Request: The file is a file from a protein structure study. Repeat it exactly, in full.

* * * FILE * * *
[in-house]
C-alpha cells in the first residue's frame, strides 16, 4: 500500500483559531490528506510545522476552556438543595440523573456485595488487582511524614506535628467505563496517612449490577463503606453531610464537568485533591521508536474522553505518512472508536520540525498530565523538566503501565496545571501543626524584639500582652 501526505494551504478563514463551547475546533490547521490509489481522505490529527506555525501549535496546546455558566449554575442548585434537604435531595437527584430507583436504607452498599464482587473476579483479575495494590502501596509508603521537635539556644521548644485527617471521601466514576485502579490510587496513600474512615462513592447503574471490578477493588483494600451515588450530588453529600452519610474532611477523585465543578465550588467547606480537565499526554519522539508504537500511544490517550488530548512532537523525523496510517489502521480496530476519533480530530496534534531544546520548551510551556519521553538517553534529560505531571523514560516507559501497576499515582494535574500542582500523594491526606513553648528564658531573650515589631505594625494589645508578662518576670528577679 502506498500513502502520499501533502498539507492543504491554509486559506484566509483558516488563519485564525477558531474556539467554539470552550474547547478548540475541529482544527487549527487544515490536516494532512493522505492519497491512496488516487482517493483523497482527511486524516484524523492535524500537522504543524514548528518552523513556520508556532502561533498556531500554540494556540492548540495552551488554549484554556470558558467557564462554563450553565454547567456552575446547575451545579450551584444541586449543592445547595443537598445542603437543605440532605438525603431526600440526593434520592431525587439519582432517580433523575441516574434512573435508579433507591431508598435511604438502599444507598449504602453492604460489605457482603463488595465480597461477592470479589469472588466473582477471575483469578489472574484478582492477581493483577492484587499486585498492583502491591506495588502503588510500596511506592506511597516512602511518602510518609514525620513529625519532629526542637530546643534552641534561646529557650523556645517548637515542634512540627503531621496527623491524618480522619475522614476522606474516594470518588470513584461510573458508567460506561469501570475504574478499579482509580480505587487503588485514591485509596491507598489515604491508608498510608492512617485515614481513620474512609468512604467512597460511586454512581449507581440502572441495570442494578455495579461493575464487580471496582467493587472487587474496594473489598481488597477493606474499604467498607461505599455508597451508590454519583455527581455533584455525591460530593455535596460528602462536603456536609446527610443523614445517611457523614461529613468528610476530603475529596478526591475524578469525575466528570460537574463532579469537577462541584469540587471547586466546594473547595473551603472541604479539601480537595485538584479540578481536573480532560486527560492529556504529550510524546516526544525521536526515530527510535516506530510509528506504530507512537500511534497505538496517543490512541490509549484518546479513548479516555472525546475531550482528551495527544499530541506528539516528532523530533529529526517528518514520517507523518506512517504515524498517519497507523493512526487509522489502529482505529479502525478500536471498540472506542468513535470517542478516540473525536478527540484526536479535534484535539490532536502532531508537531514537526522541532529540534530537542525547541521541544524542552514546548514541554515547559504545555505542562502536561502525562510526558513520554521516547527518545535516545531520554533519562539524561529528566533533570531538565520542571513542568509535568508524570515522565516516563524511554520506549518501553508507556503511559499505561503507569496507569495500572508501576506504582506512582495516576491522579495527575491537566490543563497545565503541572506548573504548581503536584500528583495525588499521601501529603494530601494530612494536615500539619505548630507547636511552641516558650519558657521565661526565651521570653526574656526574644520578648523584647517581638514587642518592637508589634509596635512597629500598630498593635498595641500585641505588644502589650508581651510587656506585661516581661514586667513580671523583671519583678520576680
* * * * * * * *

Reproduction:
[in-house]
C-alpha cells in the first residue's frame, strides 16, 4: 500500500483559531490528506510545522476552556438543595440523573456485595488487582511524614506535628467505563496517612449490577463503606453531610464537568485533591521508536474522553505518512472508536520540525498530565523538566503501565496545571501543626524584639500582652 501526505494551504478563514463551547475546533490547521490509489481522505490529527506555525501549535496546546455558566449554575442548585434537604435531595437527584430507583436504607452498599464482587473476579483479575495494590502501596509508603521537635539556644521548644485527617471521601466514576485502579490510587496513600474512615462513592447503574471490578477493588483494600451515588450530588453529600452519610474532611477523585465543578465550588467547606480537565499526554519522539508504537500511544490517550488530548512532537523525523496510517489502521480496530476519533480530530496534534531544546520548551510551556519521553538517553534529560505531571523514560516507559501497576499515582494535574500542582500523594491526606513553648528564658531573650515589631505594625494589645508578662518576670528577679 502506498500513502502520499501533502498539507492543504491554509486559506484566509483558516488563519485564525477558531474556539467554539470552550474547547478548540475541529482544527487549527487544515490536516494532512493522505492519497491512496488516487482517493483523497482527511486524516484524523492535524500537522504543524514548528518552523513556520508556532502561533498556531500554540494556540492548540495552551488554549484554556470558558467557564462554563450553565454547567456552575446547575451545579450551584444541586449543592445547595443537598445542603437543605440532605438525603431526600440526593434520592431525587439519582432517580433523575441516574434512573435508579433507591431508598435511604438502599444507598449504602453492604460489605457482603463488595465480597461477592470479589469472588466473582477471575483469578489472574484478582492477581493483577492484587499486585498492583502491591506495588502503588510500596511506592506511597516512602511518602510518609514525620513529625519532629526542637530546643534552641534561646529557650523556645517548637515542634512540627503531621496527623491524618480522619475522614476522606474516594470518588470513584461510573458508567460506561469501570475504574478499579482509580480505587487503588485514591485509596491507598489515604491508608498510608492512617485515614481513620474512609468512604467512597460511586454512581449507581440502572441495570442494578455495579461493575464487580471496582467493587472487587474496594473489598481488597477493606474499604467498607461505599455508597451508590454519583455527581455533584455525591460530593455535596460528602462536603456536609446527610443523614445517611457523614461529613468528610476530603475529596478526591475524578469525575466528570460537574463532579469537577462541584469540587471547586466546594473547595473551603472541604479539601480537595485538584479540578481536573480532560486527560492529556504529550510524546516526544525521536526515530527510535516506530510509528506504530507512537500511534497505538496517543490512541490509549484518546479513548479516555472525546475531550482528551495527544499530541506528539516528532523530533529529526517528518514520517507523518506512517504515524498517519497507523493512526487509522489502529482505529479502525478500536471498540472506542468513535470517542478516540473525536478527540484526536479535534484535539490532536502532531508537531514537526522541532529540534530537542525547541521541544524542552514546548514541554515547559504545555505542562502536561502525562510526558513520554521516547527518545535516545531520554533519562539524561529528566533533570531538565520542571513542568509535568508524570515522565516516563524511554520506549518501553508507556503511559499505561503507569496507569495500572508501576506504582506512582495516576491522579495527575491537566490543563497545565503541572506548573504548581503536584500528583495525588499521601501529603494530601494530612494536615500539619505548630507547636511552641516558650519558657521565661526565651521570653526574656526574644520578648523584647517581638514587642518592637508589634509596635512597629500598630498593635498595641500585641505588644502589650508581651510587656506585661516581661514586667513580671523583671519583678520576680